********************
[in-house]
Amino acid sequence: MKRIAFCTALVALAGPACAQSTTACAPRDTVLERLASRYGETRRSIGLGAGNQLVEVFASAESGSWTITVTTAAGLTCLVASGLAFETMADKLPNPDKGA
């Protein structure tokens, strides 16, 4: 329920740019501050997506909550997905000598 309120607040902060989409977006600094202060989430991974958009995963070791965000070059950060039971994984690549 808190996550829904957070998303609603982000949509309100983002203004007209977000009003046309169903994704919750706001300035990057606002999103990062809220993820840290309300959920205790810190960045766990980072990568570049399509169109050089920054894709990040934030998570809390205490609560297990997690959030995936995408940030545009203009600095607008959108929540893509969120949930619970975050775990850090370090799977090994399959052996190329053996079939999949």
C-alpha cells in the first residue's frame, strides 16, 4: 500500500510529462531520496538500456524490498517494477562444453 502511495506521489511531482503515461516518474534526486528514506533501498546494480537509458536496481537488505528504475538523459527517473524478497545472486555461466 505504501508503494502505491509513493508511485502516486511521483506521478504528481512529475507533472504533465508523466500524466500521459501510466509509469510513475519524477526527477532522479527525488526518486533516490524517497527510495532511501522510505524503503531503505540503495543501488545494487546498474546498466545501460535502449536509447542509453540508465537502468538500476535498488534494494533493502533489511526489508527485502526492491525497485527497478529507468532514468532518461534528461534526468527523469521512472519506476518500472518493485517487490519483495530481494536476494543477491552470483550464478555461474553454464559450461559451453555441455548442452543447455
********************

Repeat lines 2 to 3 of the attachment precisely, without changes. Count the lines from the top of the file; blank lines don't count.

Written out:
Amino acid sequence: MKRIAFCTALVALAGPACAQSTTACAPRDTVLERLASRYGETRRSIGLGAGNQLVEVFASAESGSWTITVTTAAGLTCLVASGLAFETMADKLPNPDKGA
């Protein structure tokens, strides 16, 4: 329920740019501050997506909550997905000598 309120607040902060989409977006600094202060989430991974958009995963070791965000070059950060039971994984690549 808190996550829904957070998303609603982000949509309100983002203004007209977000009003046309169903994704919750706001300035990057606002999103990062809220993820840290309300959920205790810190960045766990980072990568570049399509169109050089920054894709990040934030998570809390205490609560297990997690959030995936995408940030545009203009600095607008959108929540893509969120949930619970975050775990850090370090799977090994399959052996190329053996079939999949």